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Information Notice No. 92-68: Potentially Substandard Slip-On, Welding Neck, and Blind Flanges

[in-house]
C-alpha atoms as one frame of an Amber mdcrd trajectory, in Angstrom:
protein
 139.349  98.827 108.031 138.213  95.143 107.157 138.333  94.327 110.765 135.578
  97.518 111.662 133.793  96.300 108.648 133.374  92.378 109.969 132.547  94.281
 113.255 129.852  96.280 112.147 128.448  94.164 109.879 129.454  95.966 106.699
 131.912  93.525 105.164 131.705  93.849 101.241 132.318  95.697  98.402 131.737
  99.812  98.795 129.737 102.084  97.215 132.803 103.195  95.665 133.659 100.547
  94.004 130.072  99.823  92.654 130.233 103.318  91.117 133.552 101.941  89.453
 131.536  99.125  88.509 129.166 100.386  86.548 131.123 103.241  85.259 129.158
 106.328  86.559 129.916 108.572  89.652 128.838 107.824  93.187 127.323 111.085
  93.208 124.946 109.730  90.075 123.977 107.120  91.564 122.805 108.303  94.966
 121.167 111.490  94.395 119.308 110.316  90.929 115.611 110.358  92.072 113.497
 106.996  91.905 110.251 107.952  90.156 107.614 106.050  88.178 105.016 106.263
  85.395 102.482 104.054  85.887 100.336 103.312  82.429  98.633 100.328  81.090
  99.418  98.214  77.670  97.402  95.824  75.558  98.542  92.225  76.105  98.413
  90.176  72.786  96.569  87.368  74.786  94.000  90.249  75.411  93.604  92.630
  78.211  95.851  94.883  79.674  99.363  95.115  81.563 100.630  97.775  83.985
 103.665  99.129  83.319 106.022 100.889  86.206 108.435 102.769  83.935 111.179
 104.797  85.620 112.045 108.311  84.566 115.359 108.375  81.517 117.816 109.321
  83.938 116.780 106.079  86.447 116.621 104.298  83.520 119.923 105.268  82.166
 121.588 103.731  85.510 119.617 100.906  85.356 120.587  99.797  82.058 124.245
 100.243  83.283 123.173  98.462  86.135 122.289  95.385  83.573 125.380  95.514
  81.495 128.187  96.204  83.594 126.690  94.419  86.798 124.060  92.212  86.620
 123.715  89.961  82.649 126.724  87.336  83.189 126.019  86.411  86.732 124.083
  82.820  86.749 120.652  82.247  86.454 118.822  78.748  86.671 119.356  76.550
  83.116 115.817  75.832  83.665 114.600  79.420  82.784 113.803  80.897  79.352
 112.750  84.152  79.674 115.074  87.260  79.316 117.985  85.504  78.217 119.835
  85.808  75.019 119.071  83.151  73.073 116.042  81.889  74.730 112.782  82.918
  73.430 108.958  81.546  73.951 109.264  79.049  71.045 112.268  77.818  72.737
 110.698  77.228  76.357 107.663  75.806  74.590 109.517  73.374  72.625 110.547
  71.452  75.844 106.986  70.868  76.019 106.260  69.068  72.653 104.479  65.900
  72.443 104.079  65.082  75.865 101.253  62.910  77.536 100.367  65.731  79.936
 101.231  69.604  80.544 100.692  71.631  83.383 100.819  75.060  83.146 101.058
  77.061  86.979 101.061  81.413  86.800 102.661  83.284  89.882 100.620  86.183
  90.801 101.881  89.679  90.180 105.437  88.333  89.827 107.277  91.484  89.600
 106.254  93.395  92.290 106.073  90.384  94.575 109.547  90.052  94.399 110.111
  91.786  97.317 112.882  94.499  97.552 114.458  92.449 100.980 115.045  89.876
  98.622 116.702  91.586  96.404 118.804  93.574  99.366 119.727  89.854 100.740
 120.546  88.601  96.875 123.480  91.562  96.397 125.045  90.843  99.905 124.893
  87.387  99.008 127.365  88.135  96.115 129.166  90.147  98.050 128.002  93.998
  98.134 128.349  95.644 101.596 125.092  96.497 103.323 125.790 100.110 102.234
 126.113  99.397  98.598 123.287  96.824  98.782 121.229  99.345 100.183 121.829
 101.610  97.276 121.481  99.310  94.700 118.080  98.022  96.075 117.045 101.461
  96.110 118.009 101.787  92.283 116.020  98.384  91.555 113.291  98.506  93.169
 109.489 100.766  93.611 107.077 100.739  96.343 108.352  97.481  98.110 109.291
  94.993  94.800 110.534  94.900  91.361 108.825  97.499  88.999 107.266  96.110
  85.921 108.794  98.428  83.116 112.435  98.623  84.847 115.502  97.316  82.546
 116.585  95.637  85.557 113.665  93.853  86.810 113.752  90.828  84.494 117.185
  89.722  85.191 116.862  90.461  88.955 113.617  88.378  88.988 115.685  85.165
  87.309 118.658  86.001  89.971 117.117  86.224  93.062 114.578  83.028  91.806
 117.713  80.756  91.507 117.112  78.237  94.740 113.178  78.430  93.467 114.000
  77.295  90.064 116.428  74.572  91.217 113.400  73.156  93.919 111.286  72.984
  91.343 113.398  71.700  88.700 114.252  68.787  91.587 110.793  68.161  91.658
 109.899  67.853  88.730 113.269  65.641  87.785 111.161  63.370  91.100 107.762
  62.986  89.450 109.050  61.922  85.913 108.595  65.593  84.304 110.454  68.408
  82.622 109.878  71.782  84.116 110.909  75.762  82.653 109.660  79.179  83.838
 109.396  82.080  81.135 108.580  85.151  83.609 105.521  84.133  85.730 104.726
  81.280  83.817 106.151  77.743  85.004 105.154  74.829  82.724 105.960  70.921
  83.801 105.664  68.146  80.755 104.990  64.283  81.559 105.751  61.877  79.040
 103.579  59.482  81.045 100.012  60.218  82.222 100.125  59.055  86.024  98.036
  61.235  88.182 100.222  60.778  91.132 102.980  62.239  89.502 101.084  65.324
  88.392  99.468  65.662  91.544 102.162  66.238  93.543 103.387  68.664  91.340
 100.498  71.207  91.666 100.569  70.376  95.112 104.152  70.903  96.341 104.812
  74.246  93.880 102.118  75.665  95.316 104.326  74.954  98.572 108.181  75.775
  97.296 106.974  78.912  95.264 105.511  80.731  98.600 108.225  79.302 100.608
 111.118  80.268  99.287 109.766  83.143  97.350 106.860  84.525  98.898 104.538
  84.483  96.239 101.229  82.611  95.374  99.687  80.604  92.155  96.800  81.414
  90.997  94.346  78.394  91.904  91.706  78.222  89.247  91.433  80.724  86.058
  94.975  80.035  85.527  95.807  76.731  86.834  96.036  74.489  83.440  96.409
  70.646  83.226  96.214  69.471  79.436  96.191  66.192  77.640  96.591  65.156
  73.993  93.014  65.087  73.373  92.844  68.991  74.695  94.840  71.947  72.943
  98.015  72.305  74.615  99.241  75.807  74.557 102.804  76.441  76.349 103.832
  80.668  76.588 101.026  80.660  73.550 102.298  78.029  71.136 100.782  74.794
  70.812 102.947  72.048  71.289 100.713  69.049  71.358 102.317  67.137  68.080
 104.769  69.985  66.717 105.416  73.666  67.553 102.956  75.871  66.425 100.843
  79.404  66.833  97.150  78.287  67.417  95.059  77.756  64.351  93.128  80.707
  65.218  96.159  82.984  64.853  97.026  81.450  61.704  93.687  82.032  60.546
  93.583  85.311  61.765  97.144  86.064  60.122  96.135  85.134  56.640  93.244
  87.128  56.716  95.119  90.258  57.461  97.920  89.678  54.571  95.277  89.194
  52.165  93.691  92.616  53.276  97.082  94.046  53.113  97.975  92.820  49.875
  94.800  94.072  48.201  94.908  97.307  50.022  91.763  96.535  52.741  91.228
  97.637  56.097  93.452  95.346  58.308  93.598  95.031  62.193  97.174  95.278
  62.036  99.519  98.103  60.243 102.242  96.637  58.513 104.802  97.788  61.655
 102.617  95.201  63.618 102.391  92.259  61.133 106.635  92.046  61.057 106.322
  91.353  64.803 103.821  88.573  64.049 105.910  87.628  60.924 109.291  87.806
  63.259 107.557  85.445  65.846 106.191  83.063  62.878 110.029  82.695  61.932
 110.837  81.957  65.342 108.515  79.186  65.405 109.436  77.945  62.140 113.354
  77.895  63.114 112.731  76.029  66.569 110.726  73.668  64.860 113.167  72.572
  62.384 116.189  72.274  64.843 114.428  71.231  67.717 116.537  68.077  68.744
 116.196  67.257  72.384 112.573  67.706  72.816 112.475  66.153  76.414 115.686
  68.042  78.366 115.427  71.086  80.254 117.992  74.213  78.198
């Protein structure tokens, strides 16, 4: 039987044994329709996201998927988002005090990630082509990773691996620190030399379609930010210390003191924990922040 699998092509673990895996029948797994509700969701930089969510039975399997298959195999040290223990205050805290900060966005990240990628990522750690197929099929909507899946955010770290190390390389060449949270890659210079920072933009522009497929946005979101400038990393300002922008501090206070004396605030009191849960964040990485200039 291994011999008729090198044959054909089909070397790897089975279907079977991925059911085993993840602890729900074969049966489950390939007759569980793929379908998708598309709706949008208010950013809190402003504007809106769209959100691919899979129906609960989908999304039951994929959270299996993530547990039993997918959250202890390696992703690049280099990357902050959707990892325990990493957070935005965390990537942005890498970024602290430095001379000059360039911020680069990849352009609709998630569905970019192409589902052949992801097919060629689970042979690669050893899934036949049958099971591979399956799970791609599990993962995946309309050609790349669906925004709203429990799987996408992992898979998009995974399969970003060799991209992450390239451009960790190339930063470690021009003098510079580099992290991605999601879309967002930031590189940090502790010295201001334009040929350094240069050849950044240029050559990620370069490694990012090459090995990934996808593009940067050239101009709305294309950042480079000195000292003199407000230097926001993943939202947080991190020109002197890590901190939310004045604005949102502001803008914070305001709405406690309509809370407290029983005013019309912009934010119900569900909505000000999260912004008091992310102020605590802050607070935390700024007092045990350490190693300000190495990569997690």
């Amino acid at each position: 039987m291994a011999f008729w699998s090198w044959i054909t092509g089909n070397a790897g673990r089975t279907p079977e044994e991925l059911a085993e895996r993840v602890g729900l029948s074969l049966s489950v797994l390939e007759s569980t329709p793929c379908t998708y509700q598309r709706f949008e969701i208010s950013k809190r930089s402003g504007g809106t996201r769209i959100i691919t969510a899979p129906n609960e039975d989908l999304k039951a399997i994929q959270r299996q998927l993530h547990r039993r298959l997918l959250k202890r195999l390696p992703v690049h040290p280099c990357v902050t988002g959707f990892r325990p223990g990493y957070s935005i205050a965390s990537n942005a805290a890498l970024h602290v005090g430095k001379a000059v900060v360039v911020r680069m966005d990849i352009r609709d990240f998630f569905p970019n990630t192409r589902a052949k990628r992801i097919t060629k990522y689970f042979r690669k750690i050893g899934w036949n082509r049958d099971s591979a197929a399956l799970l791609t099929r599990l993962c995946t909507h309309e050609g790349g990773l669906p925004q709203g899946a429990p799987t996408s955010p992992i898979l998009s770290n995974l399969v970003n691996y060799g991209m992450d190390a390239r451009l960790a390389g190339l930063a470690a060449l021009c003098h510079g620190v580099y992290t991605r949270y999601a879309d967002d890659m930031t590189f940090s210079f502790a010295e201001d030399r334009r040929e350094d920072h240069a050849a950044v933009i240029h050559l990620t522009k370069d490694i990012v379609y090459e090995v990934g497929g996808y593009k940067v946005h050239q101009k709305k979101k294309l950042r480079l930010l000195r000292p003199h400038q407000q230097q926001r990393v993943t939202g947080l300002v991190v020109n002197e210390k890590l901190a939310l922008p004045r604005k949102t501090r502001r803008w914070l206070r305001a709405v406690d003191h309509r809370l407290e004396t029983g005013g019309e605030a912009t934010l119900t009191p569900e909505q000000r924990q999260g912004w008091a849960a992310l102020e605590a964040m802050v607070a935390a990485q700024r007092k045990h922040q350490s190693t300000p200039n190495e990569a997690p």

UNITED STATES NUCLEAR REGULATORY COMMISSION OFFICE OF NUCLEAR REACTOR REGULATION WASHINGTON, D.C. 20555 September 10, 1992 NRC INFORMATION NOTICE 92-68: POTENTIALLY SUBSTANDARD SLIP-ON, WELDING NECK, AND BLIND FLANGES Addressees All holders of operating licenses or construction permits for nuclear power reactors. Purpose The U.S. Nuclear Regulatory Commission (NRC) is issuing this information notice to alert licensees to problems with potentially substandard slip-on, welding neck, and blind flanges. It is expected that recipients will review this information for applicability to their facilities and consider actions, as appropriate, to avoid similar problems. However, suggestions contained in this information notice are not NRC requirements; therefore, no specific action or written response is required. Description of Circumstances On July 9, 1992, the NRC staff met with a representative of The National Board of Boiler and Pressure Vessel Inspectors (Board) to discuss the Board's investigation of problems associated with flanges that originated from the People's Republic of China. The Board has received numerous reports of flanges marked "China" that contain cracks, inclusions, and slugged weld repairs, and that were constructed from two pieces of material. The suspect China flanges were sold to U.S. suppliers through several trading companies. Three of the trading companies identified were: Billiongold Company Limited of Hong Kong, Tain Gong Company, and Shanxi Province Overseas Trading Corporation. The suspect flanges were marked as forgings that complied with the requirements of the American Society for Testing and Materials (ASTM) Standard A-105, "Specification for Forgings, Carbon Steel, for Piping Components," and the American National Standards Institute (ANSI) Standard B16.5, "Dimensional Standards for Steel Pipe Flanges and Flanged Fittings." However, the suspect flanges were manufactured with ring-inserts welded to the inside diameter of the flange and the outer surfaces were machined. Consequently, a visual inspection would not detect either the welding or the two-piece construction. Other flanges were found with slugged weld repairs to the flange hub and still others failed to meet the material specification requirements for thermal treatment, mechanical properties, or chemistry. 9209030274. IN 92-68 September 10, 1992 Page 2 of 2 Discussion The Board determined that one Chinese flange manufacturer, of the several known factories that supply the U.S., shipped more than 110 tons of ASTM A- 105, ANSI B16, China flanges to this country. The Board stated that over 7,000 flanges are being removed from refineries and petro-chemical plants as a result of failures that occurred during welding, bolting, and hydrostatic and pre-operational testing. The Virginia Electric and Power Company informed NRC staff that China flanges are installed in two of its fossil power plants and others are in its warehouse. At the time of discussion, Virginia Power had not determined whether any suspect China flanges are installed in its nuclear power plants. The NRC does not have evidence that any suspect China flanges have been installed in U.S. nuclear power plants. However, specific examples and discussions of the problems are attached for information. A potentially substandard "China" flange can pass between two or more distributors before reaching the end-user facility. A nuclear power plant could buy a commercial grade China flange from a distributor to dedicate the flange for safety-related use, or safety-related components or subassemblies that contain China flanges could be supplied by licensee-approved manufacturers or fabricators. Establishing and verifying procedures to trace procured equipment and material to the original manufacturer or mill is an important prerequisite to inspecting and testing during the dedication process. It is possible for a licensee to install potentially substandard or defective equipment or material if it does not adequately verify that the product can be traced to the original manufacturer. This information notice requires no specific action or written response. If you have any questions about this matter, please contact the technical contact listed below, one of the Board representatives listed on the attachments, or the appropriate Nuclear Reactor Regulation (NRR) project manager. ORIGINAL SIGNED BY Charles E. Rossi, Director Division of Operational Events Assessment Office of Nuclear Reactor Regulation Technical contact: Steven M. Matthews, NRR (301) 504-3191 Attachments: 1. 1992 Board article, "Failure Analysis of a Slip-On Flange." 2. Selected 1992 Board "NBBInfoletters." 3. List of Recently Issued NRC Information Notices.
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